Highlights: Four Major Conclusions of the 2004 Report
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- Smoking harms nearly every organ of the body, causing many diseases and reducing the health of smokers in general.
- Quitting smoking has immediate as well as long-term benefits, reducing risks for diseases caused by smoking and improving health in general.
- Smoking cigarettes with lower machine-measured yields of tar and nicotine provides no clear benefit to health.
- The list of diseases caused by smoking has been expanded to include abdominal aortic aneurysm, acute myeloid leukemia, cataract, cervical cancer, kidney cancer, pancreatic cancer, pneumonia, periodontitis, and stomach cancer. These are in addition to diseases previously known to be caused by smoking, including bladder, esophageal, laryngeal, lung, oral, and throat cancers, chronic lung diseases, coronary heart and cardiovascular diseases, as well as reproductive effects and sudden infant death syndrome.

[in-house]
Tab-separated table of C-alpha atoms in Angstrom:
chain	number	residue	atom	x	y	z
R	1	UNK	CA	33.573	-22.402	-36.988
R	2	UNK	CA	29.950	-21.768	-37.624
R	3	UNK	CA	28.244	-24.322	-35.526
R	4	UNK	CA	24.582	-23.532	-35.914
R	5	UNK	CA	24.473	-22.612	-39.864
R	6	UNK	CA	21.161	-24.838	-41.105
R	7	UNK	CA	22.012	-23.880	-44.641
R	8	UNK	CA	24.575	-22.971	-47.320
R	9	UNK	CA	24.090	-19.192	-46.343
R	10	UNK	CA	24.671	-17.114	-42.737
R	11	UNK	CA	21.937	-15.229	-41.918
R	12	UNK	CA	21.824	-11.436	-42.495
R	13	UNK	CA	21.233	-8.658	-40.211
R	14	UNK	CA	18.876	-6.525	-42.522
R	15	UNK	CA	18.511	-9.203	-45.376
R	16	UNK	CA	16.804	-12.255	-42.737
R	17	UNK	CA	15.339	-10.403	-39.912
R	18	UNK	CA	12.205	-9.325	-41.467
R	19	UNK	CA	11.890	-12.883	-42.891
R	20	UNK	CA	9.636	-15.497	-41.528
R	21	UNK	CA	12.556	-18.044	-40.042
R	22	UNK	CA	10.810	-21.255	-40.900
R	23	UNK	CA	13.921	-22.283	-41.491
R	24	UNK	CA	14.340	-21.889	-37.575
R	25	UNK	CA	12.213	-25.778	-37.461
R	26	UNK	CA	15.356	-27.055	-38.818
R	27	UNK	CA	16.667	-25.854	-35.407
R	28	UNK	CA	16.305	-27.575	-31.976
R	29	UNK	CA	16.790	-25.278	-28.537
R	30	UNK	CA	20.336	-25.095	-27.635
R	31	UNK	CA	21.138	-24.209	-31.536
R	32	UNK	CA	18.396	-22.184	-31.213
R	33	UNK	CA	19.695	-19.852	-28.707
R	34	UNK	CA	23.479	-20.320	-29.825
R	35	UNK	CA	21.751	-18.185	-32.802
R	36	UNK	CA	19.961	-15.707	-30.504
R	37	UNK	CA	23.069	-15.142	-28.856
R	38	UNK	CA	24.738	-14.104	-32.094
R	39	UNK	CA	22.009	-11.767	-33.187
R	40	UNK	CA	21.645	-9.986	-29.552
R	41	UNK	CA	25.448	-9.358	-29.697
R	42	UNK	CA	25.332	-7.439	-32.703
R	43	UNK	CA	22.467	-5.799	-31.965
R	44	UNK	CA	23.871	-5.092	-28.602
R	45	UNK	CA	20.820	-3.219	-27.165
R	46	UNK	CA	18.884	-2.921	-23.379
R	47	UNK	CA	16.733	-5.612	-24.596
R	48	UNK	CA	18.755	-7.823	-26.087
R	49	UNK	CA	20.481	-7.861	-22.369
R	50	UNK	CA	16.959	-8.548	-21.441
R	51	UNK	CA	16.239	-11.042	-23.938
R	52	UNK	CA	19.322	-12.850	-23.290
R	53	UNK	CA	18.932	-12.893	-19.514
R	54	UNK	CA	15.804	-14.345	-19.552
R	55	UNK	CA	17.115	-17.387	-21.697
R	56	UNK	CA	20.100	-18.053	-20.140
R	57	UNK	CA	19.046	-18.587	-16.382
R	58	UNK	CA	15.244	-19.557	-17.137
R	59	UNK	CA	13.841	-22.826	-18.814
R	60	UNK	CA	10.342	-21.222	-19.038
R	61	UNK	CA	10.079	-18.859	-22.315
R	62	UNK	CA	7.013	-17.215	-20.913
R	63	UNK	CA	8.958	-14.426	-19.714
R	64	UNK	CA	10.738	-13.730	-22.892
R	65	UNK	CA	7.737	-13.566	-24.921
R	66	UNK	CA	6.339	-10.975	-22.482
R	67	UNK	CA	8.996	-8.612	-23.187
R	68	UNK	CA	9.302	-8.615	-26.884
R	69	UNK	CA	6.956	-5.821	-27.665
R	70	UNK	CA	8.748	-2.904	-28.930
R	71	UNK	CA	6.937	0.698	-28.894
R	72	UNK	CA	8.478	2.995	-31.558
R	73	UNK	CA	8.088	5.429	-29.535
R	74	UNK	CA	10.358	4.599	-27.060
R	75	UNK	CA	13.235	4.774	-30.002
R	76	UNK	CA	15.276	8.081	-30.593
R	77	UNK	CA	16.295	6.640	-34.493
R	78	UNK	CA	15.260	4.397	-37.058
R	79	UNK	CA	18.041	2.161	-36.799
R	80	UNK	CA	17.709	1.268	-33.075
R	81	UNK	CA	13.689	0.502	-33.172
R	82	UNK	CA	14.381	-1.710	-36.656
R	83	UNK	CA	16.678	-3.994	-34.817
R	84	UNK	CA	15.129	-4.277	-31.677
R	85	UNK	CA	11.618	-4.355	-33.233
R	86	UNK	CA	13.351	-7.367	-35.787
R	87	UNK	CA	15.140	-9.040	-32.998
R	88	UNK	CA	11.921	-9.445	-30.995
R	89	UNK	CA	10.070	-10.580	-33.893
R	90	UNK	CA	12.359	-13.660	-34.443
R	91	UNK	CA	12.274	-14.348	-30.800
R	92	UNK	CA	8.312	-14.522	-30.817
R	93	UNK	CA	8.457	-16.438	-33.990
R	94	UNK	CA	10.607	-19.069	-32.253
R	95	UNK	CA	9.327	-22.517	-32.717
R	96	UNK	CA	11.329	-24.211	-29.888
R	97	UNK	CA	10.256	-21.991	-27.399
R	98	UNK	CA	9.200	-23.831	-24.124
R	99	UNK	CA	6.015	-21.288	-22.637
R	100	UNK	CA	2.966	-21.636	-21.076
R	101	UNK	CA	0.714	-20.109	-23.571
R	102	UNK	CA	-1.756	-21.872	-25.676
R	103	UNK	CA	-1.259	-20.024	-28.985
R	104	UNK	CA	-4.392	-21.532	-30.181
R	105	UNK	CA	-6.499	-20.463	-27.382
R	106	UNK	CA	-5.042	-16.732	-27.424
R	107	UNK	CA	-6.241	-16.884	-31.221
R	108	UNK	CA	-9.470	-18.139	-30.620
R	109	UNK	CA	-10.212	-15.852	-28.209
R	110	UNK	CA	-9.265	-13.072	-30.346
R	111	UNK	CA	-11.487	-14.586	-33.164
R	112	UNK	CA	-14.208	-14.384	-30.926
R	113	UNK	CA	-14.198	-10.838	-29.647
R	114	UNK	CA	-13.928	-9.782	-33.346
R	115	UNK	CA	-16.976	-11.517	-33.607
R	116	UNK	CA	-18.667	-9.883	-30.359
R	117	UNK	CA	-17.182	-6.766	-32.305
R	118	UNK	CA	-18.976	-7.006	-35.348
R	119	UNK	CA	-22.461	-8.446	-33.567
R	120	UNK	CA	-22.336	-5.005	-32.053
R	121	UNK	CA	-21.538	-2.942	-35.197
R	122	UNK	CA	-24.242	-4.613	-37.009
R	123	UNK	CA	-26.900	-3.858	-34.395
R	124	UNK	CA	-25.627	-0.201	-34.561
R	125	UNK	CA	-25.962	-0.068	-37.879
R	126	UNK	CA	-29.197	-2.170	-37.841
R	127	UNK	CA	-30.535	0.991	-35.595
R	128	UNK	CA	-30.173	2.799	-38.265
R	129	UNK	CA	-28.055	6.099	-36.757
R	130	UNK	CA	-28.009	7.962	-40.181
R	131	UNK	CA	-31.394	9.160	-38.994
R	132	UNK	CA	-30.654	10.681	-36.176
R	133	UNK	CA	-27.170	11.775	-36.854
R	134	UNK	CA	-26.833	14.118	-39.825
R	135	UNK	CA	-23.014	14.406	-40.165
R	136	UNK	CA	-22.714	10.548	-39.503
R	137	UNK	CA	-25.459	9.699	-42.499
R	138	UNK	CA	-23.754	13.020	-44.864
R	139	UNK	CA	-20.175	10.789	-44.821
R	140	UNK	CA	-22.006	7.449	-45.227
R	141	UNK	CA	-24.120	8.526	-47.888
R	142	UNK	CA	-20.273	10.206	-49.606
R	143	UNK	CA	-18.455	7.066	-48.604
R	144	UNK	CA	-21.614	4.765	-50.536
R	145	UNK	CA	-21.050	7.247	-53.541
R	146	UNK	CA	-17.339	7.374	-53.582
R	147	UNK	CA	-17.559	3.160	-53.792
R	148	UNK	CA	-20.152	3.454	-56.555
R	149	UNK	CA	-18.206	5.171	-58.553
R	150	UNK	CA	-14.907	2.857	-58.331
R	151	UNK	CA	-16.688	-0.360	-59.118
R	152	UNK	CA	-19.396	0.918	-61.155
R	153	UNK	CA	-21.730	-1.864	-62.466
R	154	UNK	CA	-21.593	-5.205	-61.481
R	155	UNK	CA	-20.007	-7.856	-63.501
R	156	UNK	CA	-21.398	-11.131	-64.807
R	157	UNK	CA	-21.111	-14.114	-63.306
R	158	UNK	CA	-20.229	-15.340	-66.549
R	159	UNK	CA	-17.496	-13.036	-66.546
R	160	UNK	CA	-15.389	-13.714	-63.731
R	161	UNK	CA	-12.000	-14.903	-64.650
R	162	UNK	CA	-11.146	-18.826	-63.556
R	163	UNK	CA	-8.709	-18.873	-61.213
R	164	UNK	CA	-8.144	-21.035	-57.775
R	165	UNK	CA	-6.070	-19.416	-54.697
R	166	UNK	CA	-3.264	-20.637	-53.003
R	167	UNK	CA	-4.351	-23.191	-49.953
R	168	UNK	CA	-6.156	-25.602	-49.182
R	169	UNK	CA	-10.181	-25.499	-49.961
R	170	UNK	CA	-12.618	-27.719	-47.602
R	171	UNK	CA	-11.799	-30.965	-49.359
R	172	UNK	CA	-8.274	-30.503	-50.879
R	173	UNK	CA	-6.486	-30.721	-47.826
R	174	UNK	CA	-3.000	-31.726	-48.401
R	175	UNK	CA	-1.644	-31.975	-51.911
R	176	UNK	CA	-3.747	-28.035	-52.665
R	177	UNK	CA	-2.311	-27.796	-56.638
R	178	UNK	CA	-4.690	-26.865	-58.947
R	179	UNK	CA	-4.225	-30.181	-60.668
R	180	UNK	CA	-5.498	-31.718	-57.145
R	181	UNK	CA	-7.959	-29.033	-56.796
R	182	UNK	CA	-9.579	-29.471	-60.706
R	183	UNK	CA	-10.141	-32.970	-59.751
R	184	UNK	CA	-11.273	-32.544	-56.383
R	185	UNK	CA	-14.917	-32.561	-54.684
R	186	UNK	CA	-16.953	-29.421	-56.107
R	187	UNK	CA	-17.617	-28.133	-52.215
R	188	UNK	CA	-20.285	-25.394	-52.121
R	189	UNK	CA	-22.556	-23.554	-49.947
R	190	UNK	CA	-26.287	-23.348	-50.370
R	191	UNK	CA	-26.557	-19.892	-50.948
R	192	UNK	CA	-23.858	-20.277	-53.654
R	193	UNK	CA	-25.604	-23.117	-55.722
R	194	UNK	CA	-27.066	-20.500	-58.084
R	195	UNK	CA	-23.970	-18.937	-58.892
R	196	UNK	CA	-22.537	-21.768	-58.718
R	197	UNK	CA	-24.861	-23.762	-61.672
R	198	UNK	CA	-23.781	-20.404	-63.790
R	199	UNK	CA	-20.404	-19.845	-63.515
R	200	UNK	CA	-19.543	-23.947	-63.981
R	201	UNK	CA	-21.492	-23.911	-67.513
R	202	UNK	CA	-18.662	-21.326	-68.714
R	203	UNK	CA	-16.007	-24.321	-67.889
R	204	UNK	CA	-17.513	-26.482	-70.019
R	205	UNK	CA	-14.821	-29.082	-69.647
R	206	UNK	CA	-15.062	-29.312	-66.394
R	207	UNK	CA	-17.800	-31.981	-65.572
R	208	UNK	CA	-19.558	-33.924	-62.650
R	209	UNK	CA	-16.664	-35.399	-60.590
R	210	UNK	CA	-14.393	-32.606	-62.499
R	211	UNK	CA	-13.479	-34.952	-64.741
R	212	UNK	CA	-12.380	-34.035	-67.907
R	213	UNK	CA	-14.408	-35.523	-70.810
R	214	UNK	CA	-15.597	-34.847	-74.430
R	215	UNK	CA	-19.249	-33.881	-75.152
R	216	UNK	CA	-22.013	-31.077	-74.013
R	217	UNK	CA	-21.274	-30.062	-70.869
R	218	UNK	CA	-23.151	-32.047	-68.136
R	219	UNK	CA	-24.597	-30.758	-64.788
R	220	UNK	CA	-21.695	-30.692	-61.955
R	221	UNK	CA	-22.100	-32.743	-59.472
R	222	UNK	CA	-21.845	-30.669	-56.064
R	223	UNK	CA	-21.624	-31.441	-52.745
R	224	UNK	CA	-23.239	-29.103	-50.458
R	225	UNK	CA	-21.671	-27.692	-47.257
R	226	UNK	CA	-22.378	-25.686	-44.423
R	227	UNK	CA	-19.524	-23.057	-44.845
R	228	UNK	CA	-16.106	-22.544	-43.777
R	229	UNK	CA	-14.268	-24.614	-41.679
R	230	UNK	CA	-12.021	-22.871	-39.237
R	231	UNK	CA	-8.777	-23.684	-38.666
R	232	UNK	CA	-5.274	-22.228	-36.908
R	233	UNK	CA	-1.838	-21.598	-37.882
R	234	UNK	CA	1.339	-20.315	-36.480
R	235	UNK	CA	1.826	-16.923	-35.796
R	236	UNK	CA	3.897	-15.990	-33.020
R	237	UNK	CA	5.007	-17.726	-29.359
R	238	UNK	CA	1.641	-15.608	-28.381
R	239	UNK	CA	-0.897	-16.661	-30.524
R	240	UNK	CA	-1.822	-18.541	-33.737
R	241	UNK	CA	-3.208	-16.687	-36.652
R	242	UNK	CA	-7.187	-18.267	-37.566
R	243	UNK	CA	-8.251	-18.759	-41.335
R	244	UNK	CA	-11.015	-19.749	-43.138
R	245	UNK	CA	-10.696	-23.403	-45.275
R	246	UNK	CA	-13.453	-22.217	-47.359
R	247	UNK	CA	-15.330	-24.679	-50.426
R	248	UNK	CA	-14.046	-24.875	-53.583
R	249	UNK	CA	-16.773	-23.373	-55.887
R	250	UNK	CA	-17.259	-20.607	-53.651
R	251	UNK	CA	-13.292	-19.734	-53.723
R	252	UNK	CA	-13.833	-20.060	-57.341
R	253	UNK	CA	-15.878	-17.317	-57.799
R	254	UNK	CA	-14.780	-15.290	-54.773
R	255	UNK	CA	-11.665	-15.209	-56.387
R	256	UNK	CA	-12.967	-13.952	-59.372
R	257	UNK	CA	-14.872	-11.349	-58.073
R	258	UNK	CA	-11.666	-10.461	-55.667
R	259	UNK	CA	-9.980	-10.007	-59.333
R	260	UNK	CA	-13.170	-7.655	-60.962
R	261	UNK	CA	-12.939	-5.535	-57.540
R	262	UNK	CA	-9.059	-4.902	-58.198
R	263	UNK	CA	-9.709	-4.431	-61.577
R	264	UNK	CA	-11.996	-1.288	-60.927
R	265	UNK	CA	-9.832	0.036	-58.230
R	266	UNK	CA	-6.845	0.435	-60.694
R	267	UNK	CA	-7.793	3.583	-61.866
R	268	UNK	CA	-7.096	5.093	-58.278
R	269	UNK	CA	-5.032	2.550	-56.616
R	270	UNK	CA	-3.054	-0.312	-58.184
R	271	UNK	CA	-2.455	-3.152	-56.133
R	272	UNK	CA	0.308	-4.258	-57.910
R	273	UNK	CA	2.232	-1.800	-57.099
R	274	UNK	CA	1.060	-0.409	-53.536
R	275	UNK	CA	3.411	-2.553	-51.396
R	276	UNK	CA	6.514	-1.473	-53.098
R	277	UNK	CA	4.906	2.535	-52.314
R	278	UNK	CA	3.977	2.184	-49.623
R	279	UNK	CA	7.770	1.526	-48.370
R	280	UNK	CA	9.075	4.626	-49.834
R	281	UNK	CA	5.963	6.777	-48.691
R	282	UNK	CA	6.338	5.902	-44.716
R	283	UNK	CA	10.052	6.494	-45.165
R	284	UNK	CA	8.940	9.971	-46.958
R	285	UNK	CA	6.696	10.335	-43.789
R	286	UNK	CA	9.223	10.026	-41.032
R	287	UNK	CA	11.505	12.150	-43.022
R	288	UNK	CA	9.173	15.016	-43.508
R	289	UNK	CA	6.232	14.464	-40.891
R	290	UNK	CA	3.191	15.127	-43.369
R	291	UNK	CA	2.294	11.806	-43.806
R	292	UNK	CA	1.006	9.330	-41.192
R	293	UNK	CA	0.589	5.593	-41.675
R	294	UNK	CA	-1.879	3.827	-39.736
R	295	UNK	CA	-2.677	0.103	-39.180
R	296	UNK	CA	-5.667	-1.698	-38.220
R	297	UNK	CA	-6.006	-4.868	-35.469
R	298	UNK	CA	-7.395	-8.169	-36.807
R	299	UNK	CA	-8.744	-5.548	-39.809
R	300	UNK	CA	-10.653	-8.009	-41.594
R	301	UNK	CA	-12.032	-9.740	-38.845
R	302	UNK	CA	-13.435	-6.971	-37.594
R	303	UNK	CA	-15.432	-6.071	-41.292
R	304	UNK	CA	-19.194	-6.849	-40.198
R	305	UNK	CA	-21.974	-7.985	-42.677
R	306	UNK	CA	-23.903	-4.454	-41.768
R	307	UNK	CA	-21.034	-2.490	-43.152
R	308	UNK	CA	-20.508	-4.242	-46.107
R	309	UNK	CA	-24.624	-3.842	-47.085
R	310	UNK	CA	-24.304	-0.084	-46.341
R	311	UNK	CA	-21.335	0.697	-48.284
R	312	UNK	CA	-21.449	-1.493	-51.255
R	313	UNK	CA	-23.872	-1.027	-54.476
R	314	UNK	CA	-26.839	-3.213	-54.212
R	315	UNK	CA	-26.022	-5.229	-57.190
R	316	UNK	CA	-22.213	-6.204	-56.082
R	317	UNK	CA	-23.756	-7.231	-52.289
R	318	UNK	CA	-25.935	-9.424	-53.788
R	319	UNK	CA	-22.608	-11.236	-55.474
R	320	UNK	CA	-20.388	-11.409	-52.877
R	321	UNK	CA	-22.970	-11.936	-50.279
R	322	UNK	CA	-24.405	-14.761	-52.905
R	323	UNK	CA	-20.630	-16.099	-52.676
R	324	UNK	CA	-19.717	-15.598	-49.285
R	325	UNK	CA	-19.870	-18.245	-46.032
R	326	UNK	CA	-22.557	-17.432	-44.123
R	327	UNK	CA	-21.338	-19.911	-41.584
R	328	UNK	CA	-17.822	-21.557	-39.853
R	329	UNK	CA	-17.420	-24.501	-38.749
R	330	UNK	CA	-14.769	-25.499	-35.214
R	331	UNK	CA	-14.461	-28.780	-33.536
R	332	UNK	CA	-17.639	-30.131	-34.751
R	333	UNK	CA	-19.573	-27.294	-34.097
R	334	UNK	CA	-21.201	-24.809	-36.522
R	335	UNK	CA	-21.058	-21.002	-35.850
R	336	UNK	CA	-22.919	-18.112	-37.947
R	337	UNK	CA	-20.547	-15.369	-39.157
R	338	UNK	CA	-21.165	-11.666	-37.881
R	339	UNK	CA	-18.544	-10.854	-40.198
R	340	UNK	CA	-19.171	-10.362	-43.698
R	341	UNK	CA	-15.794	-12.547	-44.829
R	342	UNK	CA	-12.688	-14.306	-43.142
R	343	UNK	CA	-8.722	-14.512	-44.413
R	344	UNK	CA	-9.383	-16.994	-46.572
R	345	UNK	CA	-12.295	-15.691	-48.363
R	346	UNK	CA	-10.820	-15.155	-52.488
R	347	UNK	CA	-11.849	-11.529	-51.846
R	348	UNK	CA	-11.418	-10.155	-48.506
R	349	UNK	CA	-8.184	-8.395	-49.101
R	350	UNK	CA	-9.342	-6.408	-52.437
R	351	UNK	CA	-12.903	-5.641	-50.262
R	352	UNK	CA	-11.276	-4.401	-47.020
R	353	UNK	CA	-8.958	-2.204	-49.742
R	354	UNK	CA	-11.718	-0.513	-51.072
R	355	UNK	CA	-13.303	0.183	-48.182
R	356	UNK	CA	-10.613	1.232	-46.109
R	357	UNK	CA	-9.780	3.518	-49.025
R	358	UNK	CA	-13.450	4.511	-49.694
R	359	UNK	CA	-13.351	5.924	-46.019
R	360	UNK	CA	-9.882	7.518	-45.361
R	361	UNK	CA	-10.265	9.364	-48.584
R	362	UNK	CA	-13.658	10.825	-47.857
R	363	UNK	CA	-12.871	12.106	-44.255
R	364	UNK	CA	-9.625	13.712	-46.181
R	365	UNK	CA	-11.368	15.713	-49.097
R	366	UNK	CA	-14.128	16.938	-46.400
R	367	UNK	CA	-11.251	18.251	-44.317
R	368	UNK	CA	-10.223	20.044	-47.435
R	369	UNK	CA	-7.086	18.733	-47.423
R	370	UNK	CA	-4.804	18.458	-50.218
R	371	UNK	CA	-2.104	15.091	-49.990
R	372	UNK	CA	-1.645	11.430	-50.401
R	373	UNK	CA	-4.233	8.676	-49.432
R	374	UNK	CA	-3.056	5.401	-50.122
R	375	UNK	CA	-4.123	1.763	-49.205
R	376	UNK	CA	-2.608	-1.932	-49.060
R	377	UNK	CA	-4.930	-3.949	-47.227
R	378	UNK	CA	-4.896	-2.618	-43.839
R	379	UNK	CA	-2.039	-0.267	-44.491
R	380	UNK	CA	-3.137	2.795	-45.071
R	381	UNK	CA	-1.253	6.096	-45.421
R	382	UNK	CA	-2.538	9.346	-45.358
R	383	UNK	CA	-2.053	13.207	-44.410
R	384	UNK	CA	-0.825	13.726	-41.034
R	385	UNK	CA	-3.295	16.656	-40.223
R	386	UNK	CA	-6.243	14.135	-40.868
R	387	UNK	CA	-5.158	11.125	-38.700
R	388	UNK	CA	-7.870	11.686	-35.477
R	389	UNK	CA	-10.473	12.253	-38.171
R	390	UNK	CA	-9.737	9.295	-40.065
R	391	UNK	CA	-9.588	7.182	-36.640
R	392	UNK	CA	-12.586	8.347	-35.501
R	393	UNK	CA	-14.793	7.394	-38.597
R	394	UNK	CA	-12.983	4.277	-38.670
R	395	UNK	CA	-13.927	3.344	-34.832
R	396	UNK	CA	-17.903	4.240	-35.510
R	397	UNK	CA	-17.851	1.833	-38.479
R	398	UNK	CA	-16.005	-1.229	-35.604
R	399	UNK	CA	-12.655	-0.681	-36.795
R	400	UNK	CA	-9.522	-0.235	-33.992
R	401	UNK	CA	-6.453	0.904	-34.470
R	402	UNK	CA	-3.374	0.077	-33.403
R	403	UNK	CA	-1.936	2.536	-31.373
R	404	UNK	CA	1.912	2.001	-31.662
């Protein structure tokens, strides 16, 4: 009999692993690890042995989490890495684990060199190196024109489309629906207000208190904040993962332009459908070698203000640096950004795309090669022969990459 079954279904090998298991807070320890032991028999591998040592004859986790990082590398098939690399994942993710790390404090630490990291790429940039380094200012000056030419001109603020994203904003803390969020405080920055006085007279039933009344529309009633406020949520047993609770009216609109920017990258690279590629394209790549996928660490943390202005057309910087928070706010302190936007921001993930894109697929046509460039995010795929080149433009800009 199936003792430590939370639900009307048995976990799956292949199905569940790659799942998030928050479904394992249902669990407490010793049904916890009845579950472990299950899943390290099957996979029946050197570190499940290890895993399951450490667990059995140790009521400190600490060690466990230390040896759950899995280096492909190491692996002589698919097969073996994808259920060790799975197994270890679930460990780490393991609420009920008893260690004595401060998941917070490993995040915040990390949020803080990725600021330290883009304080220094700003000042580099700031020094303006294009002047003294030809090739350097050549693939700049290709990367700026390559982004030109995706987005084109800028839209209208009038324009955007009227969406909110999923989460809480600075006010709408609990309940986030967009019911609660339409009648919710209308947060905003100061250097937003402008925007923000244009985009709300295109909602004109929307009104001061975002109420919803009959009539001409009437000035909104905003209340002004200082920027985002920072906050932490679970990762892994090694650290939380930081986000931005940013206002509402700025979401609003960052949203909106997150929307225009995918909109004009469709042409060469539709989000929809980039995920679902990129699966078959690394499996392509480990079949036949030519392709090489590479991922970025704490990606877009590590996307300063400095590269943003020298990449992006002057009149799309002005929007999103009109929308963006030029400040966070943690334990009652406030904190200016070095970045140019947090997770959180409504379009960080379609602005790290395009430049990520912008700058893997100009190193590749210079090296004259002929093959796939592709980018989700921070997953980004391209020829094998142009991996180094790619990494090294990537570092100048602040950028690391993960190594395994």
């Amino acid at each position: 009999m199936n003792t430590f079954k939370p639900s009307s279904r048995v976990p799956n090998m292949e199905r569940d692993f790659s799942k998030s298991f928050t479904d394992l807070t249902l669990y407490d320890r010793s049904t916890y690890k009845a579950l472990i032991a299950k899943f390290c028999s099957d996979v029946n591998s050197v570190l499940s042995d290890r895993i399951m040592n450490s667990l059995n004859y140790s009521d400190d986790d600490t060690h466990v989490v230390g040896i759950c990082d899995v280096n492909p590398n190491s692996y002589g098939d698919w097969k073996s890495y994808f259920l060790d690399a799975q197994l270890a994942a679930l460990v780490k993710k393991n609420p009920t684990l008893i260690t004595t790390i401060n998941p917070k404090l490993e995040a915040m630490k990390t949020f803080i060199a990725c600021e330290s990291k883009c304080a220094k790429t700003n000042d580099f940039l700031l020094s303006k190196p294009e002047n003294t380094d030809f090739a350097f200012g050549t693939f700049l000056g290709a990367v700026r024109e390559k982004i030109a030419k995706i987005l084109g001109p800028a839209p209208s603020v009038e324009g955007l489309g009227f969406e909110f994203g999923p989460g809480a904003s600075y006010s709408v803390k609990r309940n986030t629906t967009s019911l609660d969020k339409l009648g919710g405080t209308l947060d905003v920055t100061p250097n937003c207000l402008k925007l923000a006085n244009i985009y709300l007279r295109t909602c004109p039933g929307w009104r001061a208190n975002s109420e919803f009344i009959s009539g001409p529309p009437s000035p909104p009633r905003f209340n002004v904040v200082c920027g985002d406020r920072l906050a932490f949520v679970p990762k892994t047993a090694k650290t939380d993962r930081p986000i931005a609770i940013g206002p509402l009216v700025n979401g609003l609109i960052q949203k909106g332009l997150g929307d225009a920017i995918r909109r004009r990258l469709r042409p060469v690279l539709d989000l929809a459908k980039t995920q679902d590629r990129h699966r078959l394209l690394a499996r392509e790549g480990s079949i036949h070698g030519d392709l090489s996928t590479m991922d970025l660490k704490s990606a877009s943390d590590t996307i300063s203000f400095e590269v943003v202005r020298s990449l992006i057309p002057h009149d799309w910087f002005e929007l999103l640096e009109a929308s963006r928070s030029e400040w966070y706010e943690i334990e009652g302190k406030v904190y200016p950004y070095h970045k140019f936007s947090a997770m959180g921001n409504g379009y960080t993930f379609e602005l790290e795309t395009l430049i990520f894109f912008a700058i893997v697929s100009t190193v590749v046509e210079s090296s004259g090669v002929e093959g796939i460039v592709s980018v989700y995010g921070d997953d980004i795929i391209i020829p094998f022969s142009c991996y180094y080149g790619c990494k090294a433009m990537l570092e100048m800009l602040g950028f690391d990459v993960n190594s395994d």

Disclaimer: Data and findings provided in the publications on this page reflect the content of this particular Surgeon General's Report. More recent information may exist elsewhere on the Smoking & Tobacco Use Web site (for example, in fact sheets, frequently asked questions, or other materials that are reviewed on a regular basis and updated accordingly).
- Page last reviewed: July 15, 2015 (archived document)
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